Friday, August 31, 2007

The illumination, the earthquake and the Andes

Well, I'm home again.
I feel like I've been gone a lifetime and come back as someone else.
Someone else with Peruvian alpaca yarn.

Peru was an experience. Travelling with a group of 16 young women was a fantastic experience. Fantastic humour and courage and tenacity. We had illness and tears and hilarious laughter. I had some moments when I wanted to leave and come home; when I didn't think I could manage the responsibility - but of course, I did - we did. We had Peruvian hospitals and doctors; and we had copious amounts of vomit.

I have comforted so many tearful people and exuded empathy and sympathy from every pore for nearly 3 weeks. Guess what? I'm pretty good at that. If you'd asked me what I thought were my strong points before I left I wouldn't have thought to include that. In fact, I think I might have thought that everyone could do that in the way I can - but I guess not. Perhaps that's why I've had so many problems in the world - I truly haven't realised that not everyone can feel/see what others are feeling. I can. But I also discovered that I was stronger than I realised - I thought I would be overwhelmed by others pain - and I was at times - but actually I could cope with it in the moment. I could comfort and reassure through pain and fear. I could see and read and guess fear. I used my knowledge to guess where others felt frightened and I was right. I have skills I never knew I had. And it may have been exhausting but it was good. I said many times that I didn't mind people crying and being fearful and sad - that I would just be there for them and that I wanted to try and make people feel better; or at least, not alone. I think I managed some of that. I think I'm finding where I need to be.

I'm not sure what that's going to translate into but it's a better feeling than I've had for a long time. What I think I felt to be a flawed aspect of my personality - caring what people thought and how they felt - being aware and frightened of sadness and fear and anger; well, I think I now realise that it's an asset. It's something that not everyone has to the same extent.

I just hope this isn't a flash in the pan. Yet another wild dream of a moment (Yes! I want to be a fighter pilot! - No, I'm kidding; I never wanted that. I'm too much the pacifist for that.)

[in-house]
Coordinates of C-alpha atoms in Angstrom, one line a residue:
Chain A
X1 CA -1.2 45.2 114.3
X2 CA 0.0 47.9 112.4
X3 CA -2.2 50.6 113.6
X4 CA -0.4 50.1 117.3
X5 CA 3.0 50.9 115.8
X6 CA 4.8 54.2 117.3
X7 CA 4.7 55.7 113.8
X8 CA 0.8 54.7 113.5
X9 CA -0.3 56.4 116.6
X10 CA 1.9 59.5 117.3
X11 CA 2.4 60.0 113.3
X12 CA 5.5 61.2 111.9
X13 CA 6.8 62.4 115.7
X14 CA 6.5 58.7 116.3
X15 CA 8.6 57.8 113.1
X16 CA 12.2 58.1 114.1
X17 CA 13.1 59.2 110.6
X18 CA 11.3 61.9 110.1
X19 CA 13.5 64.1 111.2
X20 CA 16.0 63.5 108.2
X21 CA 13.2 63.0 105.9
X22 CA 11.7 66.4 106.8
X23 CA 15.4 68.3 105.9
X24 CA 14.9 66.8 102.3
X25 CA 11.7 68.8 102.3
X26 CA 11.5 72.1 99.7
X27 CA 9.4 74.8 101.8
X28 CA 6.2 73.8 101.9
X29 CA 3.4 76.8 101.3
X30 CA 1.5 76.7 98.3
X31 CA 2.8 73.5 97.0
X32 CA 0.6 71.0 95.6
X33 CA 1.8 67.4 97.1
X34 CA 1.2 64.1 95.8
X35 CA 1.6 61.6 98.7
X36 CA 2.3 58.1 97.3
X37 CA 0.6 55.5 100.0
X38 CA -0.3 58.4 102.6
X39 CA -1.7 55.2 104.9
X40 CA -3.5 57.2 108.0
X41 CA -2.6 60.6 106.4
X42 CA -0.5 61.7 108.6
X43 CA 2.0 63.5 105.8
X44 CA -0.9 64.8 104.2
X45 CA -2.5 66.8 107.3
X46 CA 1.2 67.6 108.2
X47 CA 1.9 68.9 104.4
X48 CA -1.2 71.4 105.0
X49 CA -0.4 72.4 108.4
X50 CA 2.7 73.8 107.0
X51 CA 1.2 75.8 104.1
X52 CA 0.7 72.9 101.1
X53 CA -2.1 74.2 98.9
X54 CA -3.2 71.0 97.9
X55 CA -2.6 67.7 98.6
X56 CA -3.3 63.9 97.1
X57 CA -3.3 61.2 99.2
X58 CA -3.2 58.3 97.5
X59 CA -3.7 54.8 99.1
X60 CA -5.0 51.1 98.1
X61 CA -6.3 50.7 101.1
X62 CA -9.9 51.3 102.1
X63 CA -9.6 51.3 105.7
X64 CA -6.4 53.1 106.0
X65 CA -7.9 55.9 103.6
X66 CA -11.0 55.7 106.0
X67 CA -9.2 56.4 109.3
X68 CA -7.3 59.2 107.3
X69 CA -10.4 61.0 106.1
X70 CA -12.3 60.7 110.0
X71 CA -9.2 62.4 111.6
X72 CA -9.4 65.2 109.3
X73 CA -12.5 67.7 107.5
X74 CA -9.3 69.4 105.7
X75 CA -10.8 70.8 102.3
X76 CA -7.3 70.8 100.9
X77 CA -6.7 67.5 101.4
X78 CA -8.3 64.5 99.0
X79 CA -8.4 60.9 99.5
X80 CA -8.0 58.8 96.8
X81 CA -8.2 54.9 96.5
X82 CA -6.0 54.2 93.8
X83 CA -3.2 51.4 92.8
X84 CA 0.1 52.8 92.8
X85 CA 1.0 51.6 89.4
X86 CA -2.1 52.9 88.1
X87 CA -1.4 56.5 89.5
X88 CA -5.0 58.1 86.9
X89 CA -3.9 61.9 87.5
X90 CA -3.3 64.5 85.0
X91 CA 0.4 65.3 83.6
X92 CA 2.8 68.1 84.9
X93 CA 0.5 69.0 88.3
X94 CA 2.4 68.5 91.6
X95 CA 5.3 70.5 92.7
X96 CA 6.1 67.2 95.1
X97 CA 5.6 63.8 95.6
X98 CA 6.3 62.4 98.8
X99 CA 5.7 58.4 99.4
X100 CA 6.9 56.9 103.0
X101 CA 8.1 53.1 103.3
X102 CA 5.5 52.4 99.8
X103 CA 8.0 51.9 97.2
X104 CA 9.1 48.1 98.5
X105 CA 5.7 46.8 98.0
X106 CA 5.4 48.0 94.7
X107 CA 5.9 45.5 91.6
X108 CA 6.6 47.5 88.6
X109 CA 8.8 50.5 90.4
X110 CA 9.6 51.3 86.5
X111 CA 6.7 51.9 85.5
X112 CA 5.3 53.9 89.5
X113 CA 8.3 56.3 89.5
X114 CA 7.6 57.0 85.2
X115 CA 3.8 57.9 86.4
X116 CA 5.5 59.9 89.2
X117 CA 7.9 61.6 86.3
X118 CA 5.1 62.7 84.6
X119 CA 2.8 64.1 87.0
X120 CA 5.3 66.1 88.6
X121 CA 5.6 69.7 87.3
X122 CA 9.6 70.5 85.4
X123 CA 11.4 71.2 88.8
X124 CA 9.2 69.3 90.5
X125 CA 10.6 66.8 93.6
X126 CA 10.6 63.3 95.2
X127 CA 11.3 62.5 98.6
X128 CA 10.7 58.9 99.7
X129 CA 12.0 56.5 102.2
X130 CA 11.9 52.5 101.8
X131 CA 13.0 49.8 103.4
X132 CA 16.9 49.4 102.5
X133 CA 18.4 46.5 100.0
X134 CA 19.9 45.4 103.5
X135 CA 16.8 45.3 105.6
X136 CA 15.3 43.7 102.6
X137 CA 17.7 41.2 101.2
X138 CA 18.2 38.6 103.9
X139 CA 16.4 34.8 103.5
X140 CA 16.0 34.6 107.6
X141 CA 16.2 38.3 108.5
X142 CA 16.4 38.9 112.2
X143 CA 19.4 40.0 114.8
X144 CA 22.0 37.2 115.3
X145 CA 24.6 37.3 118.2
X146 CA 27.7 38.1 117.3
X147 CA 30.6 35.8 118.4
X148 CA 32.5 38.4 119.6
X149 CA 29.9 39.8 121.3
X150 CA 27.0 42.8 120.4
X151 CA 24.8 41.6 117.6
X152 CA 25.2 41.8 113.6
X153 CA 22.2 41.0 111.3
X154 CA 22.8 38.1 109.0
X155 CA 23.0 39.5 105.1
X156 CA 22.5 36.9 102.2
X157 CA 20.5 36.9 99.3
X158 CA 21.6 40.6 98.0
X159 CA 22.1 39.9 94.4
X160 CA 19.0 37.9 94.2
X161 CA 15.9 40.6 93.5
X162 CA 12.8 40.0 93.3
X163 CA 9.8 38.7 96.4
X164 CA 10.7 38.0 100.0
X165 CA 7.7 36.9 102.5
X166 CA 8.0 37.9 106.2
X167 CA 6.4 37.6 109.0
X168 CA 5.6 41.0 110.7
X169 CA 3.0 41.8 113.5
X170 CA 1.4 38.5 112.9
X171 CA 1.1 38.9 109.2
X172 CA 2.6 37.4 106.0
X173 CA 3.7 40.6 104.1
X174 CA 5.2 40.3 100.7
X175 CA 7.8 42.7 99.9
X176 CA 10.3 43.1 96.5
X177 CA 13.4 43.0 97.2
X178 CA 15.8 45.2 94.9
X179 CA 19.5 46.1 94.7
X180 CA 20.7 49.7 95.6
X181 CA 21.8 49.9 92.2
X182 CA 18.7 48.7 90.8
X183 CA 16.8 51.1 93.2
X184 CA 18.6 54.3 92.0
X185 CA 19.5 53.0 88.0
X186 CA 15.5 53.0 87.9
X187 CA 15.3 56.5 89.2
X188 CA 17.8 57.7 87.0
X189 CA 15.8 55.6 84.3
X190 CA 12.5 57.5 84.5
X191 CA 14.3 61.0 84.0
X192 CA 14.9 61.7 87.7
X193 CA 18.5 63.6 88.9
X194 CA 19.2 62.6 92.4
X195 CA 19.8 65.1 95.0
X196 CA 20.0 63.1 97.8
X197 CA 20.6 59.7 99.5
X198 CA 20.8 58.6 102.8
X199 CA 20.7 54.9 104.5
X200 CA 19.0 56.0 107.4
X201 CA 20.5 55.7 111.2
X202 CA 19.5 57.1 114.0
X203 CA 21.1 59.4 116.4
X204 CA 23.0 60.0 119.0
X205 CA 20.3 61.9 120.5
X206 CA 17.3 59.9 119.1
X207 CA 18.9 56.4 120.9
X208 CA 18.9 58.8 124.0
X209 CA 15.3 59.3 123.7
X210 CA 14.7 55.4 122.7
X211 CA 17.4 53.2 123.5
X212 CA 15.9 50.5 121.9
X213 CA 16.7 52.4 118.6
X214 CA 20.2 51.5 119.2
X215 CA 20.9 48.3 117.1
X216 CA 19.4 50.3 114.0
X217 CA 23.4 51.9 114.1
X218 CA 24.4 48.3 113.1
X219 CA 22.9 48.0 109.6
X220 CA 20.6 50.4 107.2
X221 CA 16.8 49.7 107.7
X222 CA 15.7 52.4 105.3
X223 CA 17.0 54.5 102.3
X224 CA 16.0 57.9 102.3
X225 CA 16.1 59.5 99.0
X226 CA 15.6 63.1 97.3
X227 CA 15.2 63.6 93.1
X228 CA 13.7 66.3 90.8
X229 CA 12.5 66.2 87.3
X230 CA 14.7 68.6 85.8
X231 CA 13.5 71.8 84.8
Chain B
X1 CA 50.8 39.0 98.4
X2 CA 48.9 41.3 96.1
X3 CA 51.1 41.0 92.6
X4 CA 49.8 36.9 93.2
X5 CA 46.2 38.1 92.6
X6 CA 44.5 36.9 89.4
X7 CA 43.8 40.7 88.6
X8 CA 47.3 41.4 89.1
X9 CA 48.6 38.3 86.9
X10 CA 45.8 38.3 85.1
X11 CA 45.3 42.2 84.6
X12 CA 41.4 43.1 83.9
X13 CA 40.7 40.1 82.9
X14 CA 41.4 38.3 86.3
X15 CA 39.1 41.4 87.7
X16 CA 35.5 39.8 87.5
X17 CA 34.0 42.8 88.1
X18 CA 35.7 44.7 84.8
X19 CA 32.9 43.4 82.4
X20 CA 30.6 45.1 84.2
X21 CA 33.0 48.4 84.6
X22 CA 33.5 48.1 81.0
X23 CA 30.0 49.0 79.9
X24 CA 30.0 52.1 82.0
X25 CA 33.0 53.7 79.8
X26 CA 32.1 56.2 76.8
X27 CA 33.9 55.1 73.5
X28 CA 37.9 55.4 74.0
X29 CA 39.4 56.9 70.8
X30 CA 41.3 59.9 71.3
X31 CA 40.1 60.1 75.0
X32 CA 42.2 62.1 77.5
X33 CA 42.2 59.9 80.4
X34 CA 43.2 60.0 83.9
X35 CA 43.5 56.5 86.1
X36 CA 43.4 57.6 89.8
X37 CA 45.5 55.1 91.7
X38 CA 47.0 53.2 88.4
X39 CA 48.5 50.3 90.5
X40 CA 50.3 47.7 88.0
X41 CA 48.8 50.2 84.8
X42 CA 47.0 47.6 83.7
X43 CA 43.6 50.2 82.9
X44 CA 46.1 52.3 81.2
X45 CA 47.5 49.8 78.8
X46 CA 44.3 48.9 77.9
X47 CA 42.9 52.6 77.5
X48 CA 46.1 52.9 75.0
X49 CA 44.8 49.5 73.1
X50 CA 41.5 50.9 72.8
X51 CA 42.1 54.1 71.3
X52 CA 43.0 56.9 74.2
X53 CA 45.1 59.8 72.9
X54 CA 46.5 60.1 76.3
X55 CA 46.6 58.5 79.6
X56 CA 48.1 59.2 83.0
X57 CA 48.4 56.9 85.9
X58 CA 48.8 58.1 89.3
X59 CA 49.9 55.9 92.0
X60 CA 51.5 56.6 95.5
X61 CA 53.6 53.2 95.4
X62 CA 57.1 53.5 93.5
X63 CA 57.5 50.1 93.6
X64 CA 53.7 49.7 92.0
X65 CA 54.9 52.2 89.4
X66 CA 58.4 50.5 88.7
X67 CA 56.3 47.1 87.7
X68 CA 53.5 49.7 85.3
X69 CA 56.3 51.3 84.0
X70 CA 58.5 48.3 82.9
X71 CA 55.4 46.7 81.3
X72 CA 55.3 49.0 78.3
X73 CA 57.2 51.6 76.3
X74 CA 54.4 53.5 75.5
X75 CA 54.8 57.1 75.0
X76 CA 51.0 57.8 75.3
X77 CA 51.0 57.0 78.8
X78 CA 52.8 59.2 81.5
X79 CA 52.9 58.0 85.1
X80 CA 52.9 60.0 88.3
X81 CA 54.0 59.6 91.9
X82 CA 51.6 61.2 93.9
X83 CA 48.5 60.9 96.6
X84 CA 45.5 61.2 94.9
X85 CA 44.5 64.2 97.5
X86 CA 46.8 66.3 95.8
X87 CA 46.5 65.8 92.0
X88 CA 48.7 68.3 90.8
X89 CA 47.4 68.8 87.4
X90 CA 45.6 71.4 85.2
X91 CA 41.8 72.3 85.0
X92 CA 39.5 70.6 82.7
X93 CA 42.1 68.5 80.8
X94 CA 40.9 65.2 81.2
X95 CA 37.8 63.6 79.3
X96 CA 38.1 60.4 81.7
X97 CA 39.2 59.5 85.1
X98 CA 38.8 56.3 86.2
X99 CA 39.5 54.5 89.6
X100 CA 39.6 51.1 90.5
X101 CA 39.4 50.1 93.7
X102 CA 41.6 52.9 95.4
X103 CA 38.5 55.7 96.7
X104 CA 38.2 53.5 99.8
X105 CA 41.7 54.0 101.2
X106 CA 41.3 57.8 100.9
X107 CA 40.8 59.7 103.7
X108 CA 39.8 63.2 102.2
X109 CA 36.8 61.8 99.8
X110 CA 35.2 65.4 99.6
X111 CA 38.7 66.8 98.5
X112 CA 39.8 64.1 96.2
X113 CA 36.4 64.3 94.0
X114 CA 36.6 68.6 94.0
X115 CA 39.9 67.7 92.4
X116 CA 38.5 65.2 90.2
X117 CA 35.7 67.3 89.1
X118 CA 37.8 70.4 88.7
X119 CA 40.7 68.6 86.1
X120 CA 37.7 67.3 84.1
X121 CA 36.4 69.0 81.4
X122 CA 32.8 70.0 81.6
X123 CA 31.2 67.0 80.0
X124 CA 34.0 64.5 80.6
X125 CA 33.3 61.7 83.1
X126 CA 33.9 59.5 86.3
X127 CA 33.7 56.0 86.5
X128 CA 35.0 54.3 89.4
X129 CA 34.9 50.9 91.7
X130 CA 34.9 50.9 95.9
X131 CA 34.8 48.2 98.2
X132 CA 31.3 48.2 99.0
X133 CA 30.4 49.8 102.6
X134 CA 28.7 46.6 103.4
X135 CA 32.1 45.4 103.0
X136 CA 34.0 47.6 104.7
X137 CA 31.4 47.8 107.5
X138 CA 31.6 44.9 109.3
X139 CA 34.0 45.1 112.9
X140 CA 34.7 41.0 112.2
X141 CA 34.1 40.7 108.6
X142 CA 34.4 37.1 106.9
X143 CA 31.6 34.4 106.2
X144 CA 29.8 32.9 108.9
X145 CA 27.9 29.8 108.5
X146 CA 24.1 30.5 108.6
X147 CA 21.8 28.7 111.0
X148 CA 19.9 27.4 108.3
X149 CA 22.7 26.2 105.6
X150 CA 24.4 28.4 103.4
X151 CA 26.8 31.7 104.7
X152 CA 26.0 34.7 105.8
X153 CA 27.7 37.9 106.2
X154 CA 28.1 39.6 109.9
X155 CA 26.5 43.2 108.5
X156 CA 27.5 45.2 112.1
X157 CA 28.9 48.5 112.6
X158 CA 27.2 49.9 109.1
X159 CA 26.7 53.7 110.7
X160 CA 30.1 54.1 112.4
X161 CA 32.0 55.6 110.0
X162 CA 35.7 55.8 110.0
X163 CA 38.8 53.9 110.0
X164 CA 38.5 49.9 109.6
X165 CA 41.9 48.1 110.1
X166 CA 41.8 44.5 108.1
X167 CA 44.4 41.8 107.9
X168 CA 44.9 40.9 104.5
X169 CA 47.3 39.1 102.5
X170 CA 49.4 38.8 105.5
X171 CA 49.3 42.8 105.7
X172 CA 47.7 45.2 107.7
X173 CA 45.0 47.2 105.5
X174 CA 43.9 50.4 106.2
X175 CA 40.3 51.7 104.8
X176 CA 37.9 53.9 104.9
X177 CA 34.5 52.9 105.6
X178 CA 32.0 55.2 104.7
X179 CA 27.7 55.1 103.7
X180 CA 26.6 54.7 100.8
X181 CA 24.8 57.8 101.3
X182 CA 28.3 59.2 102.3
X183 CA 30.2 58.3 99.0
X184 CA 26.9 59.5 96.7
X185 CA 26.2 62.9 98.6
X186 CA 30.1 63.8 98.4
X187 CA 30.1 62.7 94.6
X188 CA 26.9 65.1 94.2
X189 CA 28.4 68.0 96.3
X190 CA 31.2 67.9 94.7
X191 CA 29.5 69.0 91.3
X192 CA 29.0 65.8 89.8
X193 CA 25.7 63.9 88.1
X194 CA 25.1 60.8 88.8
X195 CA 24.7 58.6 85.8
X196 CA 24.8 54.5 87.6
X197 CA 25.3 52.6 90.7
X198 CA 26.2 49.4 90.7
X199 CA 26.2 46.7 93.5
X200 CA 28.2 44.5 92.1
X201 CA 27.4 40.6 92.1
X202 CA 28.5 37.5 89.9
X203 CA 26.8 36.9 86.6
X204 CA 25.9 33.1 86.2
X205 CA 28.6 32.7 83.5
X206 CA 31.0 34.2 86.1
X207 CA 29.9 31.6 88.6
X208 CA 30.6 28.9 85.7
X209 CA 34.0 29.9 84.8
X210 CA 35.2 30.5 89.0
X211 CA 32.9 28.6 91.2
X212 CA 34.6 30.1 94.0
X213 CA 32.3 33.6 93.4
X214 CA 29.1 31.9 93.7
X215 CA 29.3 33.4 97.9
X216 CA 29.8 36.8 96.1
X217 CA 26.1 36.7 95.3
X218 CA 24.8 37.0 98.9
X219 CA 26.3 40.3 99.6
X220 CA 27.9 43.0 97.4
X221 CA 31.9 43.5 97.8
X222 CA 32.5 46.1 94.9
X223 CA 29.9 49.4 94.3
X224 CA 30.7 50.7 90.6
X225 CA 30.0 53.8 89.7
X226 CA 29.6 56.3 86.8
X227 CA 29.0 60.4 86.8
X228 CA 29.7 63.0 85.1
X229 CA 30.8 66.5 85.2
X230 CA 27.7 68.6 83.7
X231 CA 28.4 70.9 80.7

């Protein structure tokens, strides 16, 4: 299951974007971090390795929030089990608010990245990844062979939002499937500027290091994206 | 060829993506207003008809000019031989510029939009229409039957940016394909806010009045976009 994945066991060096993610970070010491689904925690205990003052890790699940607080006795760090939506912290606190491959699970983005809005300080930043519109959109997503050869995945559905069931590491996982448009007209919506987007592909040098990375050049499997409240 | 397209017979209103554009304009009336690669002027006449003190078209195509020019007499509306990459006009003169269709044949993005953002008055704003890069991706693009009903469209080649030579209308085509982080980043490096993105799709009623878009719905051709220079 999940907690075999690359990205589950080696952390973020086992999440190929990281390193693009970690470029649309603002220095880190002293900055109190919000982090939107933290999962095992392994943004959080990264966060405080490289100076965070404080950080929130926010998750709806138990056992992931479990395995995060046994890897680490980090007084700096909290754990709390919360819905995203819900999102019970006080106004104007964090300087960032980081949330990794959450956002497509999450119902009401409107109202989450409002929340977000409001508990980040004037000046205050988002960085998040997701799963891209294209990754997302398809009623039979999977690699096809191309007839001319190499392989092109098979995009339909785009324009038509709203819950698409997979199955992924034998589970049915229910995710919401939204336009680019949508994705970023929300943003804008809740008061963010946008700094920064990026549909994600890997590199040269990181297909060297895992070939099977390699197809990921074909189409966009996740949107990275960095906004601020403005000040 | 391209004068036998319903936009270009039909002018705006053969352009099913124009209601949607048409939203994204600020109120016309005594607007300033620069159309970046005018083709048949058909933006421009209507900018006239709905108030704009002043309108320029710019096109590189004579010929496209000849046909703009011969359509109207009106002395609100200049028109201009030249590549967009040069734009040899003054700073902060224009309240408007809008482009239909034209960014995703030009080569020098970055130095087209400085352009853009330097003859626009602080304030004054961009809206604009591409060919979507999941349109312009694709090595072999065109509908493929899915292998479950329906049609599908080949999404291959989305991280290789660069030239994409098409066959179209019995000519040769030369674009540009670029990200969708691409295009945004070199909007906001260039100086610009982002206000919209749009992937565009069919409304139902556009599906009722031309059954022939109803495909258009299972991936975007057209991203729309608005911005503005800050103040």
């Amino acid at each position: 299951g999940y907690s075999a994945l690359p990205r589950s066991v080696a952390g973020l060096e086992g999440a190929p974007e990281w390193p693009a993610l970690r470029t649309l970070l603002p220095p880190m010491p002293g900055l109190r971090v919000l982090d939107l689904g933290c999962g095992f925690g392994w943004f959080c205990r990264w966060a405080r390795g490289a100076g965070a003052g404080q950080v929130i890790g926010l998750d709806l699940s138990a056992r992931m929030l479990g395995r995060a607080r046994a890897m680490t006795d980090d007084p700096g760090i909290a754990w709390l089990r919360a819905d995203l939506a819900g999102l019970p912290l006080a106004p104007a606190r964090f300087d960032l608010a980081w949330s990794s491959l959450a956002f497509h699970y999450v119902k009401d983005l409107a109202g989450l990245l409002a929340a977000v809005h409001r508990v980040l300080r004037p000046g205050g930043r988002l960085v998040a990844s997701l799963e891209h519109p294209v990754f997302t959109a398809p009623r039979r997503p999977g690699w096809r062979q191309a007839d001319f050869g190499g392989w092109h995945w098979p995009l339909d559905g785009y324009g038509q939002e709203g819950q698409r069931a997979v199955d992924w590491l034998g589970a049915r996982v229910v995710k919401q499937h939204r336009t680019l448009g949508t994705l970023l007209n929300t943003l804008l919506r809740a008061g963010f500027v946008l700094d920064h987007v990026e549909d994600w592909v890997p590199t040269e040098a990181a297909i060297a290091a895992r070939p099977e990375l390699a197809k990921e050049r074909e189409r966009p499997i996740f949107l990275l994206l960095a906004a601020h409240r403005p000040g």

I think I've also come home realising how much I want to be married and a mother. I've been fighting my mothering instinct for a long time and it's not necessary.
I'm quite frightened now I've written that - and I want to shout 'no! no, I don't! It's a lie!'. But that would be the lie. I run away from making decisions. I haven't seen enough of decision-making around me. I've watched a 10 year wait-and-see scenario and I've allowed that to teach me not to make choices. I don't know how I'm going to make some choices but I'm going to have to try.

1 comment:

Snoskred said...

Well I would have found the vomit difficult to cope with, but I tend to sympathy vomit, so.. ;)

I'm really thrilled for you, that you found out you were stronger than you thought.

Re the wait and see situation - how could you do otherwise? Bringing a child into this world is a big commitment and if you can't guarantee you're going to be there for them how can you make that commitment? Yet at the same time, people get hit by buses, they fall off cliffs, any number of unexpected situations can arise where they can't fulfill that commitment they made to their child.

Does that mean even for a second that people should never try? That they should not have kids, just in case?

Everyone dies someday. You are still here. You are not dead yet. You have to live each moment while you're in it and not worry about the future other than having a backup plan just in case - like every other parent on the planet has. Like me, being a cat owner, has. Because something could happen to me tomorrow and I want to make sure my cats are looked after.

Maybe this might help you out. ;)

The Inaugural Get-Yer-Shit-Together Challenge -